UN: Less land in Colombia devoted to growing coca in 2019
BOGOTA, Colombia (AP) — The amount of land devoted to growing the plant used to make cocaine dropped in Colombia last year as the military embarked on a campaign to pull out thousands of the coca shrubs that have stood as a stubborn thorn in the nation’s history.
That’s according to a new report by the United Nations Office on Drugs and Crime released Wednesday that found the total area devoted to growing coca crops dropped 9% in 2019 to 154,000 hectares (380,500 acres).
The news hailed by Colombia’s government was tempered by a less encouraging finding: Actual production of cocaine saw a slight uptick, reaching one of the highest levels seen in recent years despite record breaking drug seizures.
The mixed findings in the middle of the coronavirus pandemic suggest short-term eradication efforts have made a mark but drug groups have simultaneously improved production and cultivation techniques. In several traditional hot spots coca cultivation declined, but production persists in conflictive border regions, natural reserves and other vulnerable areas without a strong institutional presence.
“Those enclaves explain why there is more cocaine, even though there are less hectares of coca,” said Pierre Lapaque, the U.N. drug agency’s Colombia representative. “And they are the reason for the violence and insecurity in those territories.”
In recent years Colombia had seen a surge in coca production, putting a strain on traditionally close relations with the United States and challenging the country’s ability to bring peace to rural areas where violent illegal armed groups still control territory despite a 2016 accord ending conflict with the nation’s largest rebel army.
A White House report earlier this year said coca cultivation in Colombia had remained at record high levels in 2019. That study relied more heavily on data collected earlier in the year, meaning it might not have fully accounted for the flurry of eradication that took place in later months.
The pandemic may throw yet another wrench in Colombia’s quest to root out coca.
Though soldiers have continued manually eradicating, there has been a delay in the expected resumption this year of aerial spraying seen as a critical component of the nation’s counter-narcotics strategy. Environmental consultations with affected communities — many of them in remote areas — have ground to a halt.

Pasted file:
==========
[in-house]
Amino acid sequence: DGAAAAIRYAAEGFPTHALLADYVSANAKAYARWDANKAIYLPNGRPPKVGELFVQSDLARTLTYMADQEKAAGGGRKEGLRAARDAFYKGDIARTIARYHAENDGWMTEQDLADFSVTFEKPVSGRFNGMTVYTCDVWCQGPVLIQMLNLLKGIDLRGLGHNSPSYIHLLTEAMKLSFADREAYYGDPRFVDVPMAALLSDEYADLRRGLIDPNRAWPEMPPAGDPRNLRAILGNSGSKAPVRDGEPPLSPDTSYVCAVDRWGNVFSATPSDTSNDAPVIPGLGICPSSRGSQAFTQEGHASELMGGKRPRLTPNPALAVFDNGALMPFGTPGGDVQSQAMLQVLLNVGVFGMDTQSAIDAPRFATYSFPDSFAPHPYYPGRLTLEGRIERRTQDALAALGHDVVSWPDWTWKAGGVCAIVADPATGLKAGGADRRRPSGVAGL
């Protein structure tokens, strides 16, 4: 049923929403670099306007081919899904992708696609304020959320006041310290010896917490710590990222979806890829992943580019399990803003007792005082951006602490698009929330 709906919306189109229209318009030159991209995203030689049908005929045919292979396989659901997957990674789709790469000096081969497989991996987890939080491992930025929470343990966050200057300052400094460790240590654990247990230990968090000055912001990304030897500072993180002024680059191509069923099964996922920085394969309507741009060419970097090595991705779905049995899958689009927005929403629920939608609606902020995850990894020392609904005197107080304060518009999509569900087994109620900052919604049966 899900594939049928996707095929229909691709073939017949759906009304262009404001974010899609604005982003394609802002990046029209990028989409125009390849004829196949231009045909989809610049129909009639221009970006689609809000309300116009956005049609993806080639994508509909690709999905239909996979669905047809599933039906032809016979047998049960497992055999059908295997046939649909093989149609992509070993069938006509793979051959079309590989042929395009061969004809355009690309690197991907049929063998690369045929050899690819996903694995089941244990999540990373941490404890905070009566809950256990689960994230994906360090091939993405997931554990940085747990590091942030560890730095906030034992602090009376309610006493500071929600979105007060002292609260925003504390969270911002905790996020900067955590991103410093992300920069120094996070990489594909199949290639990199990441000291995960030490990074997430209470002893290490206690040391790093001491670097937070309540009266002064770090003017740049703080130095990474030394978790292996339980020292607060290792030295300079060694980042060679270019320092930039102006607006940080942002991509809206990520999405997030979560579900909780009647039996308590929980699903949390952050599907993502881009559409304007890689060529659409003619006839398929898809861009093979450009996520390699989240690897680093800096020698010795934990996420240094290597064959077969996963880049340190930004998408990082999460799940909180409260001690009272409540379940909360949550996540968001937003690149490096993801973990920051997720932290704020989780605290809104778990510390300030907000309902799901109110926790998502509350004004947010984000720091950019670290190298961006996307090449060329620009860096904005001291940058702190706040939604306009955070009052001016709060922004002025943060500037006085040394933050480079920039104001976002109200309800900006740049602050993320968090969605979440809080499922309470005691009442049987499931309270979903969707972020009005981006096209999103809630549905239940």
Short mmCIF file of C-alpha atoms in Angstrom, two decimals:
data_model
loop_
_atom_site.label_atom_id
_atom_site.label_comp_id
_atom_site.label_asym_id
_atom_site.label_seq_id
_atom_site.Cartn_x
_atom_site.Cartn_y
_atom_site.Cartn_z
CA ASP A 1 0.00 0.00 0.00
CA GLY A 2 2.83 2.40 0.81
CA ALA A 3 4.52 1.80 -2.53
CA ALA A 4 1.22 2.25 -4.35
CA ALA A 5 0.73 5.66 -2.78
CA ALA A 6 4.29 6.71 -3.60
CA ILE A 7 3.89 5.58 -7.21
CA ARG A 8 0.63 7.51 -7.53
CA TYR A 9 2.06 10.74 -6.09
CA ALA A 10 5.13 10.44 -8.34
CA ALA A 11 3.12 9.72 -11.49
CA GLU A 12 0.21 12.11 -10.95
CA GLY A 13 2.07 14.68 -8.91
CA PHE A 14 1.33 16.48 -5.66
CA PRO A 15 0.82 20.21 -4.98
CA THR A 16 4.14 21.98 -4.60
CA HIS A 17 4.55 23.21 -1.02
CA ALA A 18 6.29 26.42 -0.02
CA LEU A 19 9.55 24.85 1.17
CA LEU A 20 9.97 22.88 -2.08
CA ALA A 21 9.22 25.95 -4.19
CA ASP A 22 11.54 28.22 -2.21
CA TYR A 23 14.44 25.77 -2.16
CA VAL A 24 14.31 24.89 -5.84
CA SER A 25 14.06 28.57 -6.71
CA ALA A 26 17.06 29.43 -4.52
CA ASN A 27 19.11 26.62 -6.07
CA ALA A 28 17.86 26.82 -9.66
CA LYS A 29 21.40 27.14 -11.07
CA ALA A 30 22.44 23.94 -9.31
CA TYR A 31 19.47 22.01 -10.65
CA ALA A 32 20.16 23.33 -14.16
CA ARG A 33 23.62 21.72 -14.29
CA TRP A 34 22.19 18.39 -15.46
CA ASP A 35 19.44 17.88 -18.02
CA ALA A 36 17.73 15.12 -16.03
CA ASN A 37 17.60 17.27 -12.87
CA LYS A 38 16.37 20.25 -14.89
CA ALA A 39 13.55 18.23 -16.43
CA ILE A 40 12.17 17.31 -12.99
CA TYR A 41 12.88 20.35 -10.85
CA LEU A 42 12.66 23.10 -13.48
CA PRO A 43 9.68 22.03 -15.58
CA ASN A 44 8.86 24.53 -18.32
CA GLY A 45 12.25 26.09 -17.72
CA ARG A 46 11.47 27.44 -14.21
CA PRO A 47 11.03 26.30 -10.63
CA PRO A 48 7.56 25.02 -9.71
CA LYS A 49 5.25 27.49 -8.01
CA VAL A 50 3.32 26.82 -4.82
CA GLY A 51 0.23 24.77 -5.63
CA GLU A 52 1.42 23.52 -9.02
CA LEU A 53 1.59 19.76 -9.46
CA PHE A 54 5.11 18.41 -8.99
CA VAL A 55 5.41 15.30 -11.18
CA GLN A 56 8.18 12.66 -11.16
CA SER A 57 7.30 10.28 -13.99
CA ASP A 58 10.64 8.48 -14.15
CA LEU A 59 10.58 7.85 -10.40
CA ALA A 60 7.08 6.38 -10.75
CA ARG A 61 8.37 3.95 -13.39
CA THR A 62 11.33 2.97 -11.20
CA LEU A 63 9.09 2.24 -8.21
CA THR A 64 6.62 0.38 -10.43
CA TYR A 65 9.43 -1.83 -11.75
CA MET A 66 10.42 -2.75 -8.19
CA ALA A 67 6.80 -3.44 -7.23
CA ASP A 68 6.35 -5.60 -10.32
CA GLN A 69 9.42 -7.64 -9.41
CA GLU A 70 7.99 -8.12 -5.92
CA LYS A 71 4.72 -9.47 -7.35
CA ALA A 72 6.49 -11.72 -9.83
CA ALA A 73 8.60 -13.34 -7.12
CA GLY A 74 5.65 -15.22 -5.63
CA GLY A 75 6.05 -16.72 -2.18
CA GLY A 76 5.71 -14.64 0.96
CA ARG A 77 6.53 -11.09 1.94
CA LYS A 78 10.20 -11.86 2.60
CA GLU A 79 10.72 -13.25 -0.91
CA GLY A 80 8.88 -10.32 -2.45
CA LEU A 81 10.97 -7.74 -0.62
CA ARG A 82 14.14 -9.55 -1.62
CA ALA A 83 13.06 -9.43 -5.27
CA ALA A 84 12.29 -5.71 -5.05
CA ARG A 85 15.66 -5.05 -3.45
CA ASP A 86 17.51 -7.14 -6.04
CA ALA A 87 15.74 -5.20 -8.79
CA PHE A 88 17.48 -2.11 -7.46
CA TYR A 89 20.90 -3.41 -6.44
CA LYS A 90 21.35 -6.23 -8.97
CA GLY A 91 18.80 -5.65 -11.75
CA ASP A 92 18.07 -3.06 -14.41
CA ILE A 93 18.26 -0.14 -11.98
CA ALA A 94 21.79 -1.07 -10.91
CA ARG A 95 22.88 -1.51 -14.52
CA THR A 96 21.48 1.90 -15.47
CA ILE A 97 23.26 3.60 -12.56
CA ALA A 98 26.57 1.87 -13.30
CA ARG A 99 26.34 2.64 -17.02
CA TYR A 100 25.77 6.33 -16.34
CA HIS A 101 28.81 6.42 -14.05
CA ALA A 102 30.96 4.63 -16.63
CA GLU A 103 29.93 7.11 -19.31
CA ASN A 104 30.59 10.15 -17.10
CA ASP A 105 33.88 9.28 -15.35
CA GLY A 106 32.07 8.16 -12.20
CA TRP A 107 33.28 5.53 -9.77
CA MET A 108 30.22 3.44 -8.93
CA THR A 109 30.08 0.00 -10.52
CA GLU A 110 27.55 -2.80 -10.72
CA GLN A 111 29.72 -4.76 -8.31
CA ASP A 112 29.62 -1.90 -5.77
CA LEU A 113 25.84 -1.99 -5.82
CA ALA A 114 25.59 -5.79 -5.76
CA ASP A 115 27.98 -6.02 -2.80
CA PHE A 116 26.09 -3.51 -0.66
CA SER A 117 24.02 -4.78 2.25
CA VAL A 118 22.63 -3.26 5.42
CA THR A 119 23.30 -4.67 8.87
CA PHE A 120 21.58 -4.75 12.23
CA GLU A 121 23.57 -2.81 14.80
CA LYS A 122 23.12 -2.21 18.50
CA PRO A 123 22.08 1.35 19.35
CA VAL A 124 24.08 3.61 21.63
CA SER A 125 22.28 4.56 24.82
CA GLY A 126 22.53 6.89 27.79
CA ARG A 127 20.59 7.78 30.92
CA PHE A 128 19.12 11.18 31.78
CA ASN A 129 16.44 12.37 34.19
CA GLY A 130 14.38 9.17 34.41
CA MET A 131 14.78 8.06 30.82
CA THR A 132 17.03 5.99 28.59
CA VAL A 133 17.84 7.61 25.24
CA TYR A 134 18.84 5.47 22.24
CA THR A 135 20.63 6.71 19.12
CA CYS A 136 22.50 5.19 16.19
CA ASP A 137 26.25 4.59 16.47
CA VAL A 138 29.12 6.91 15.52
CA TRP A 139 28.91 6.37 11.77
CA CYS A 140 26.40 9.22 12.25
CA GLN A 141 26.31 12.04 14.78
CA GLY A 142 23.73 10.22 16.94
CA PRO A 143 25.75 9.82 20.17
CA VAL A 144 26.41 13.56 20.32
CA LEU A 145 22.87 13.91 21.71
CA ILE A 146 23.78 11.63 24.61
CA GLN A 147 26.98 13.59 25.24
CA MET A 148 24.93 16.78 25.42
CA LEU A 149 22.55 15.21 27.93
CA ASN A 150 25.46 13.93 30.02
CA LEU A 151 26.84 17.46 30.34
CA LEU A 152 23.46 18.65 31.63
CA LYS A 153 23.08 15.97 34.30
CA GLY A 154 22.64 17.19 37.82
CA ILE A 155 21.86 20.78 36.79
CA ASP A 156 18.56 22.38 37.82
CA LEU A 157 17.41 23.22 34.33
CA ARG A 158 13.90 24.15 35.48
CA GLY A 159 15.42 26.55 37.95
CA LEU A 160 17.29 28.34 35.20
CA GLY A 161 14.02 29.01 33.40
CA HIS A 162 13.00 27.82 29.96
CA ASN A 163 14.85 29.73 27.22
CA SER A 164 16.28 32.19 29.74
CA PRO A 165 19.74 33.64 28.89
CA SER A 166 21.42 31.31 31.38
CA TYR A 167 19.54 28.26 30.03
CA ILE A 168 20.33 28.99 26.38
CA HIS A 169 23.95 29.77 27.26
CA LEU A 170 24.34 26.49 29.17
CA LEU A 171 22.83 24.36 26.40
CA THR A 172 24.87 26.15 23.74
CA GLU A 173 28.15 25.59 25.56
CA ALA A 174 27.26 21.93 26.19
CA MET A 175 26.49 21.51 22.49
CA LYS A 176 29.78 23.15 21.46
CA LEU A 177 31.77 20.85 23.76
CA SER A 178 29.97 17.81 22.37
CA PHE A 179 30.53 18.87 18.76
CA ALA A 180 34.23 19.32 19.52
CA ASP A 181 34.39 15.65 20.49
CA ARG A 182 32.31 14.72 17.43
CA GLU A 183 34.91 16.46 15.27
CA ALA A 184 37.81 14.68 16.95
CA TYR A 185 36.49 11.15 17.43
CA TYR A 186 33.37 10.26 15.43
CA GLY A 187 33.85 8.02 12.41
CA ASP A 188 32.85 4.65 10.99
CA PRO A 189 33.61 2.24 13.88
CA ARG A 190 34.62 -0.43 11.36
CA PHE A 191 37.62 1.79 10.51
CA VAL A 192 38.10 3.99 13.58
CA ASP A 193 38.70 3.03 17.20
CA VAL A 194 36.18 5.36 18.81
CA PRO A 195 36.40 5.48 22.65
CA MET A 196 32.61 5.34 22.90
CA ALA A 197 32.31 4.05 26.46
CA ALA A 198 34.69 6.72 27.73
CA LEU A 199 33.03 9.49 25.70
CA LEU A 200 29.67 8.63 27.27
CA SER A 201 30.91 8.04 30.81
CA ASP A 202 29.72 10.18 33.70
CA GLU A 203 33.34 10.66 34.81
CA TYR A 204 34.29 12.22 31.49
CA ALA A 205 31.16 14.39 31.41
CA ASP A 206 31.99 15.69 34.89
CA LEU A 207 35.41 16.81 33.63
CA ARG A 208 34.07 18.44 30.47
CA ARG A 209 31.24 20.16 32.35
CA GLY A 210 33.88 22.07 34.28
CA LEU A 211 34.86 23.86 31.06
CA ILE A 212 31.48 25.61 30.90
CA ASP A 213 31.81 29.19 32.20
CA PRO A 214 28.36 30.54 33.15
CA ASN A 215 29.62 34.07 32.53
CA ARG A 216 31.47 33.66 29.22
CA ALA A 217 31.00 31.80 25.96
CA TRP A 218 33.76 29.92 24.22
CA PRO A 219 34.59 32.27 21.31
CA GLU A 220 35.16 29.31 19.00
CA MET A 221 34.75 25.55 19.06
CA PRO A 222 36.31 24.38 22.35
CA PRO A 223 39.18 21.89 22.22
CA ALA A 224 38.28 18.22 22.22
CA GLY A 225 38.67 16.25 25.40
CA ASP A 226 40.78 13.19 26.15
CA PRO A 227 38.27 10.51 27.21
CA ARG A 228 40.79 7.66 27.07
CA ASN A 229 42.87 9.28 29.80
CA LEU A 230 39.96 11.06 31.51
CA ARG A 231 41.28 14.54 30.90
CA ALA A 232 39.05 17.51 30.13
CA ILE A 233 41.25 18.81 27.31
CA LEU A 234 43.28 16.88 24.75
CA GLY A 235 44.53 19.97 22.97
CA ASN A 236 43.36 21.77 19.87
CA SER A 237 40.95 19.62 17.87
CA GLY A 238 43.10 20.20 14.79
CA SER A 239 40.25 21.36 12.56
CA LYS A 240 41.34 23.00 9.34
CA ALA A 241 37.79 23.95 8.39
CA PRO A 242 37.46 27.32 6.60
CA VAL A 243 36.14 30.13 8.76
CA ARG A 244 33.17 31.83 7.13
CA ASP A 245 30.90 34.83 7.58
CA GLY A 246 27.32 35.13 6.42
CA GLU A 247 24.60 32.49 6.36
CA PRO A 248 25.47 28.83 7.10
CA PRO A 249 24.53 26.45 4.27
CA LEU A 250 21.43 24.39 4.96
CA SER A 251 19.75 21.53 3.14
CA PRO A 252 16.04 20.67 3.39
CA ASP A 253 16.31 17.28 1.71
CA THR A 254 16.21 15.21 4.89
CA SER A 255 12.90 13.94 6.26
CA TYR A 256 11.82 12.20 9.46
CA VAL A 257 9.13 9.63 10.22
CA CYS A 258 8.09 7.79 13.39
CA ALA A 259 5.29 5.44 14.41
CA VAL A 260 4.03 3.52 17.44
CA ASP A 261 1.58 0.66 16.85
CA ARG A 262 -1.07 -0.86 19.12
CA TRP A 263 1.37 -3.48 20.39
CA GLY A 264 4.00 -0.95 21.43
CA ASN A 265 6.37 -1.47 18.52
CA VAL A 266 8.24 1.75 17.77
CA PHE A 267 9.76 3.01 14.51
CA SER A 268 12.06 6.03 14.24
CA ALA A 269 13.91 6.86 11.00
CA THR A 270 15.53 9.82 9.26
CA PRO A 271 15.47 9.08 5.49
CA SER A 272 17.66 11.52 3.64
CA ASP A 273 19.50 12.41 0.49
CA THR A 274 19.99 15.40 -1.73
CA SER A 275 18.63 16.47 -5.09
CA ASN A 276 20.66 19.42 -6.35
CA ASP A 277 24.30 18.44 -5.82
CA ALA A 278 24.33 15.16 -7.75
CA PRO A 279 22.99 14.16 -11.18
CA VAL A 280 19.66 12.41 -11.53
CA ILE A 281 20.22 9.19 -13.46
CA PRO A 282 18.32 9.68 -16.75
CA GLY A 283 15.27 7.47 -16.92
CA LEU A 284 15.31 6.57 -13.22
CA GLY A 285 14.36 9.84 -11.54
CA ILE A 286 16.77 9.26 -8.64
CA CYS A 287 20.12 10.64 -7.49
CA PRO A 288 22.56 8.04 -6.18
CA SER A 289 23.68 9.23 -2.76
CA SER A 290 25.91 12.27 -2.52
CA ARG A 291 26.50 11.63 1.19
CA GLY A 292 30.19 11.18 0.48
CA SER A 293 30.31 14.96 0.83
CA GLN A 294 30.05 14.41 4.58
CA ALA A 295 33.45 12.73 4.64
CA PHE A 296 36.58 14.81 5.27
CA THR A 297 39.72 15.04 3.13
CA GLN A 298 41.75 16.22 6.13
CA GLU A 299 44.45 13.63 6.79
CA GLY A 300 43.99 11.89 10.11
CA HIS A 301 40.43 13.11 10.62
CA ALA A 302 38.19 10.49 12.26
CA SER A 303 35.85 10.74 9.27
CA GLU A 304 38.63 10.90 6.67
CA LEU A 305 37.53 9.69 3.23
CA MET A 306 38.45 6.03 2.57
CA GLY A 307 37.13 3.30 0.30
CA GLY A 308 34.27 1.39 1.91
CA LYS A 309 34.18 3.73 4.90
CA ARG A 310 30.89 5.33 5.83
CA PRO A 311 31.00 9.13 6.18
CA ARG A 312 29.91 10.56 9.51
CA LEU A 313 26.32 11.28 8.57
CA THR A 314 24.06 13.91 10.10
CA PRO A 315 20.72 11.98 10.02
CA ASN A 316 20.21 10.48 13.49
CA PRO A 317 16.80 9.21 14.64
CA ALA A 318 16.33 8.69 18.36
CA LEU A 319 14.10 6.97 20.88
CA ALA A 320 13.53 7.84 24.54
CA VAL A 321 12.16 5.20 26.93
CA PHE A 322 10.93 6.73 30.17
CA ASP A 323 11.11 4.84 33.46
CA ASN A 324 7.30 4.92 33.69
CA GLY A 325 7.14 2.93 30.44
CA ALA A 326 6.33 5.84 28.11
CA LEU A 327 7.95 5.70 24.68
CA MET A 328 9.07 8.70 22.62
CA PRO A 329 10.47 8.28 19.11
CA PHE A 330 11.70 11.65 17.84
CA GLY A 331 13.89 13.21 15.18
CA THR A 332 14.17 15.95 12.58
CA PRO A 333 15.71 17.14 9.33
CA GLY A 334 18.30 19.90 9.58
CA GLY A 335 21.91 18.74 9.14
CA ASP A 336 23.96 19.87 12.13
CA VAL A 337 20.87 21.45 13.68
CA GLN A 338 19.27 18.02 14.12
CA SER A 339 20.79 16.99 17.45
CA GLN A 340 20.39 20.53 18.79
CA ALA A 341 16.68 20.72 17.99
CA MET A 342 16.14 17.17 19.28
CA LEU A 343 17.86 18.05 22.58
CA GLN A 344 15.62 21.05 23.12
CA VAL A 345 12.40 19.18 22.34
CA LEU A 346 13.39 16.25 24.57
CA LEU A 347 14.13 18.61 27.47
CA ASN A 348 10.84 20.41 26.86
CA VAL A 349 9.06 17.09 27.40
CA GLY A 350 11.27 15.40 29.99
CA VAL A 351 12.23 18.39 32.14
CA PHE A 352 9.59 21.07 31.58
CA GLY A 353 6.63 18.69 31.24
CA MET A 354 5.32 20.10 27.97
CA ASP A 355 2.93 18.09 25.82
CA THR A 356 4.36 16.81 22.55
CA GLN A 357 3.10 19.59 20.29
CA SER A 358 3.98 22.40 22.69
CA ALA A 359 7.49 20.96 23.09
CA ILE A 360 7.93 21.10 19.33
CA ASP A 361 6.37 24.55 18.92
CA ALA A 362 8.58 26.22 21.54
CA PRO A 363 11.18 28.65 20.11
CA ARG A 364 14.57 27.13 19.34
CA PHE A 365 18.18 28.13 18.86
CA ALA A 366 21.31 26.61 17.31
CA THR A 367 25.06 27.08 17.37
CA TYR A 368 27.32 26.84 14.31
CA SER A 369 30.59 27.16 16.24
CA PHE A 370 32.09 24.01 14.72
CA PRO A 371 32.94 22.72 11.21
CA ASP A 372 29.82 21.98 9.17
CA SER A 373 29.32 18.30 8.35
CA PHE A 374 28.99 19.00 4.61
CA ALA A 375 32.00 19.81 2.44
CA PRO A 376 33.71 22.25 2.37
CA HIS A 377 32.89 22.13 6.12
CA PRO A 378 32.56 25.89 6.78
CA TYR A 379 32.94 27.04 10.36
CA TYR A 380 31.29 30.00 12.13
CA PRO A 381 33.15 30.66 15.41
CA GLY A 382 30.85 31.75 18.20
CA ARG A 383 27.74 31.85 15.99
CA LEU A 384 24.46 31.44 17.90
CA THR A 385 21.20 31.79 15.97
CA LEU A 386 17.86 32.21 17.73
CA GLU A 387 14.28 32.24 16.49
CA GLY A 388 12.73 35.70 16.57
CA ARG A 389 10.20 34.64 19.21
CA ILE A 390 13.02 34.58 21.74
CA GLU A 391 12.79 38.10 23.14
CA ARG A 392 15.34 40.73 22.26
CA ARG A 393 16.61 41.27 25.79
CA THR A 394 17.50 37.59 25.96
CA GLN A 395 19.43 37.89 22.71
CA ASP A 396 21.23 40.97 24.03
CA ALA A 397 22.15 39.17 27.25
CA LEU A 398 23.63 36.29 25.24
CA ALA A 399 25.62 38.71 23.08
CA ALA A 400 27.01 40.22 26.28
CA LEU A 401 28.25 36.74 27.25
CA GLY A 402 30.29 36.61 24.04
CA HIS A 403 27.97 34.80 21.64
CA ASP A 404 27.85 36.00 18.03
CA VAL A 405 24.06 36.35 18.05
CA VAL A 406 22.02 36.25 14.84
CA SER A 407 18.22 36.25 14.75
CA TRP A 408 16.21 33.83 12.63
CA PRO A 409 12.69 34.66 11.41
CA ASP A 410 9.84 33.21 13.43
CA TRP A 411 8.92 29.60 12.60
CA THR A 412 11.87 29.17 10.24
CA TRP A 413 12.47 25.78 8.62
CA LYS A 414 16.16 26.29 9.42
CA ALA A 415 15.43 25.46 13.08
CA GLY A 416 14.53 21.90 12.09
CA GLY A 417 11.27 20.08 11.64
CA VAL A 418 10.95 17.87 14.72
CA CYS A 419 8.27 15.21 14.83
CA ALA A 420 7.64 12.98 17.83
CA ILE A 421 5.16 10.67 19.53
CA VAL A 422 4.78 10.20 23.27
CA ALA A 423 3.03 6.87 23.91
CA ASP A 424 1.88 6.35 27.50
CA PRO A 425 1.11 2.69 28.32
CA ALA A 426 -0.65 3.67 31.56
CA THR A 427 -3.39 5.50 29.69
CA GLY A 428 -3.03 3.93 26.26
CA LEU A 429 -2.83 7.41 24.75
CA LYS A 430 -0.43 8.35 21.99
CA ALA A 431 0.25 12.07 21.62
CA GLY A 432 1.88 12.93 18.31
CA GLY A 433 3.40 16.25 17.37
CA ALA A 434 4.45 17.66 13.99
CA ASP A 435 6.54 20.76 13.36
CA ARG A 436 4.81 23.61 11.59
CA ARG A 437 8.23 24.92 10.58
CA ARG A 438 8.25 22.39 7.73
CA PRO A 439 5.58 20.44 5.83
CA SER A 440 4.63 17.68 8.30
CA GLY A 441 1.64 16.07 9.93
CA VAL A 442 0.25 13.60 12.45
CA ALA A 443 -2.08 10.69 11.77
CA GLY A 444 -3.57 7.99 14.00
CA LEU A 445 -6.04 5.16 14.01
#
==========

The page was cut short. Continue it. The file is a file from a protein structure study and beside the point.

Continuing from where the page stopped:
The Trump administration has been pressuring Colombia to restart aerial spraying, which was banned in 2015 over health and environmental concerns.
“If you don’t spray, you’re not gonna get rid of them,” Trump said earlier this year.
The U.N. findings showing a decline in coca cultivation even without the use of aerial spraying suggests progress can be made without it, several analysts said. When launched, the new program is expected to be smaller and more targeted.
“This does take off some of the urgency to start aerially fumigating,” said Adam Isacson, a Colombia expert at the Washington Office on Latin America.
Colombia’s historic peace process has fueled a parallel debate over how best to get rid of the nation’s title as the world’s biggest cocaine producer. The 300-page agreement calls for improving life in the long-neglected countryside and encouraging peasants to substitute alternatives like cacao for their coca crops.
President Iván Duque, who ran on a campaign promising to reform parts of the agreement, has made limited progress in those areas. Of the 101,000 hectares of coca eradicated last year, only about 7,000 were through voluntary substitution. No new families were added to the program, which has nearly 100,000 enrolled. Data shows that just 0.4% went back to planting coca after removing their illicit crops.
Juan Carlos Garzón, a drug policy expert at Colombia’s Ideas for Peace Foundation, said that while families are getting financial support, there are few alternative production projects to help their transition be sustainable long term.
“Eradicating is a short-term solution,” he said. “The question is what to do long term.”
Overall, there was three times as much coca in Colombia last year as in 2013, the year with the lowest figures on record. At least 124,600 households had some involvement in coca production, the U.N. report estimates.
The pandemic appears to be having some impact on how drug trafficking is taking place.
Illegal groups are believed to have exported large quantities toward the U.S. and Europe before strict lockdowns went into effect, cutting off some air and land routes. The gangs now appear to be relying more heavily on marine transit. Some reports suggest that the price of coca has dropped and that traffickers are also buying less, relying more on exporting cocaine stored before the pandemic.
“They are very good at adapting,” Garzon said. “They try to maintain the flow.”
The report came on the same day that six soldiers were killed in an ambush by dissidents from the former Revolutionary Armed Forces of Colombia in Meta, an area where rebels and drug trafficking have persisted.
“They died confronting drug trafficking, protecting our forests,” Duque said. “The reduction we’re seeing today is the work of these heroes.”